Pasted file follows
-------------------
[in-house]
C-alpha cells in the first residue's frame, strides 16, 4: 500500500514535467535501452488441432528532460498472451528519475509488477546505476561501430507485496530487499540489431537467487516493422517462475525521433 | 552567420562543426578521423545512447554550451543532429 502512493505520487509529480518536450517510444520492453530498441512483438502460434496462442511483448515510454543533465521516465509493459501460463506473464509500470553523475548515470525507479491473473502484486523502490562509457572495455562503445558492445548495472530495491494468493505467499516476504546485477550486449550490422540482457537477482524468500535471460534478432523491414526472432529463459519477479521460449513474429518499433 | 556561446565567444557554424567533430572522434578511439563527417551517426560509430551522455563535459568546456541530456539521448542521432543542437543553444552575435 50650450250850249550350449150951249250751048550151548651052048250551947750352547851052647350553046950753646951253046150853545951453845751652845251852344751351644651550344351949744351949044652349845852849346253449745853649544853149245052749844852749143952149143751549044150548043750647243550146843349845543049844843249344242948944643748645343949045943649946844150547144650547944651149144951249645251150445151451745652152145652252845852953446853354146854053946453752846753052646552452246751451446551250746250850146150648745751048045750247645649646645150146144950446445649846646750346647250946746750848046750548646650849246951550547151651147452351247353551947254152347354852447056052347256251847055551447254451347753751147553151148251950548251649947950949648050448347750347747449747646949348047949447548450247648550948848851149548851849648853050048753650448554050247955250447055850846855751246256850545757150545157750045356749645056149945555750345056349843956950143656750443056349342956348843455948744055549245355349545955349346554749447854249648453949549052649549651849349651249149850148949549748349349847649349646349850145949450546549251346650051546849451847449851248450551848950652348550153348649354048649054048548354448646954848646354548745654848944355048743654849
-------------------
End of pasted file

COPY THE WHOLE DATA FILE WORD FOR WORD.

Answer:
[in-house]
C-alpha cells in the first residue's frame, strides 16, 4: 500500500514535467535501452488441432528532460498472451528519475509488477546505476561501430507485496530487499540489431537467487516493422517462475525521433 | 552567420562543426578521423545512447554550451543532429 502512493505520487509529480518536450517510444520492453530498441512483438502460434496462442511483448515510454543533465521516465509493459501460463506473464509500470553523475548515470525507479491473473502484486523502490562509457572495455562503445558492445548495472530495491494468493505467499516476504546485477550486449550490422540482457537477482524468500535471460534478432523491414526472432529463459519477479521460449513474429518499433 | 556561446565567444557554424567533430572522434578511439563527417551517426560509430551522455563535459568546456541530456539521448542521432543542437543553444552575435 50650450250850249550350449150951249250751048550151548651052048250551947750352547851052647350553046950753646951253046150853545951453845751652845251852344751351644651550344351949744351949044652349845852849346253449745853649544853149245052749844852749143952149143751549044150548043750647243550146843349845543049844843249344242948944643748645343949045943649946844150547144650547944651149144951249645251150445151451745652152145652252845852953446853354146854053946453752846753052646552452246751451446551250746250850146150648745751048045750247645649646645150146144950446445649846646750346647250946746750848046750548646650849246951550547151651147452351247353551947254152347354852447056052347256251847055551447254451347753751147553151148251950548251649947950949648050448347750347747449747646949348047949447548450247648550948848851149548851849648853050048753650448554050247955250447055850846855751246256850545757150545157750045356749645056149945555750345056349843956950143656750443056349342956348843455948744055549245355349545955349346554749447854249648453949549052649549651849349651249149850148949549748349349847649349646349850145949450546549251346650051546849451847449851248450551848950652348550153348649354048649054048548354448646954848646354548745654848944355048743654849